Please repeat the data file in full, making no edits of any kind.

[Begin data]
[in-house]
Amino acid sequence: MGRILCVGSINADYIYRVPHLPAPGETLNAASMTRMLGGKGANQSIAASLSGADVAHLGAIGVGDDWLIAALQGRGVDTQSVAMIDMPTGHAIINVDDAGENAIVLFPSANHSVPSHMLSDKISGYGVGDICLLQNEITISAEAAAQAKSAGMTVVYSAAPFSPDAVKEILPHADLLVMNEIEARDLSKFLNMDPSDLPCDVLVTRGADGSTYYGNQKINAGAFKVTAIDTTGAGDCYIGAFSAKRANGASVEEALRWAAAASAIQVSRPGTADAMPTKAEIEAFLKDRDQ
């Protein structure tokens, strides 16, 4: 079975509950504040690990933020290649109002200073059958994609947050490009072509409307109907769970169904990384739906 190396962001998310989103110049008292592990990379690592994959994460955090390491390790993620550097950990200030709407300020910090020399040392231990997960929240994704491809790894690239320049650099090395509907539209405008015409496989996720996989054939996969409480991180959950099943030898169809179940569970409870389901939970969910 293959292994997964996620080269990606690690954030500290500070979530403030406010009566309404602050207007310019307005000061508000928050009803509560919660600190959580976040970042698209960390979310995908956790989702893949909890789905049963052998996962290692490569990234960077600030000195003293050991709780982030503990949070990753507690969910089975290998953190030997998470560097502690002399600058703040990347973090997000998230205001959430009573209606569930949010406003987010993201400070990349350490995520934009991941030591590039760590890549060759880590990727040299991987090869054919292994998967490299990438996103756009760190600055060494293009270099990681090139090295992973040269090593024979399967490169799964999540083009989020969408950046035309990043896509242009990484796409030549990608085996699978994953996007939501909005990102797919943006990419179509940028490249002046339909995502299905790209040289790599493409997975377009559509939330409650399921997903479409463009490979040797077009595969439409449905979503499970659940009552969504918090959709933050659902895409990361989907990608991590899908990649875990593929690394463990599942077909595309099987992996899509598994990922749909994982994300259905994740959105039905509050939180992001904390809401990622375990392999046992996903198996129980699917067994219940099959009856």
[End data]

[in-house]
Amino acid sequence: MGRILCVGSINADYIYRVPHLPAPGETLNAASMTRMLGGKGANQSIAASLSGADVAHLGAIGVGDDWLIAALQGRGVDTQSVAMIDMPTGHAIINVDDAGENAIVLFPSANHSVPSHMLSDKISGYGVGDICLLQNEITISAEAAAQAKSAGMTVVYSAAPFSPDAVKEILPHADLLVMNEIEARDLSKFLNMDPSDLPCDVLVTRGADGSTYYGNQKINAGAFKVTAIDTTGAGDCYIGAFSAKRANGASVEEALRWAAAASAIQVSRPGTADAMPTKAEIEAFLKDRDQ
């Protein structure tokens, strides 16, 4: 079975509950504040690990933020290649109002200073059958994609947050490009072509409307109907769970169904990384739906 190396962001998310989103110049008292592990990379690592994959994460955090390491390790993620550097950990200030709407300020910090020399040392231990997960929240994704491809790894690239320049650099090395509907539209405008015409496989996720996989054939996969409480991180959950099943030898169809179940569970409870389901939970969910 293959292994997964996620080269990606690690954030500290500070979530403030406010009566309404602050207007310019307005000061508000928050009803509560919660600190959580976040970042698209960390979310995908956790989702893949909890789905049963052998996962290692490569990234960077600030000195003293050991709780982030503990949070990753507690969910089975290998953190030997998470560097502690002399600058703040990347973090997000998230205001959430009573209606569930949010406003987010993201400070990349350490995520934009991941030591590039760590890549060759880590990727040299991987090869054919292994998967490299990438996103756009760190600055060494293009270099990681090139090295992973040269090593024979399967490169799964999540083009989020969408950046035309990043896509242009990484796409030549990608085996699978994953996007939501909005990102797919943006990419179509940028490249002046339909995502299905790209040289790599493409997975377009559509939330409650399921997903479409463009490979040797077009595969439409449905979503499970659940009552969504918090959709933050659902895409990361989907990608991590899908990649875990593929690394463990599942077909595309099987992996899509598994990922749909994982994300259905994740959105039905509050939180992001904390809401990622375990392999046992996903198996129980699917067994219940099959009856």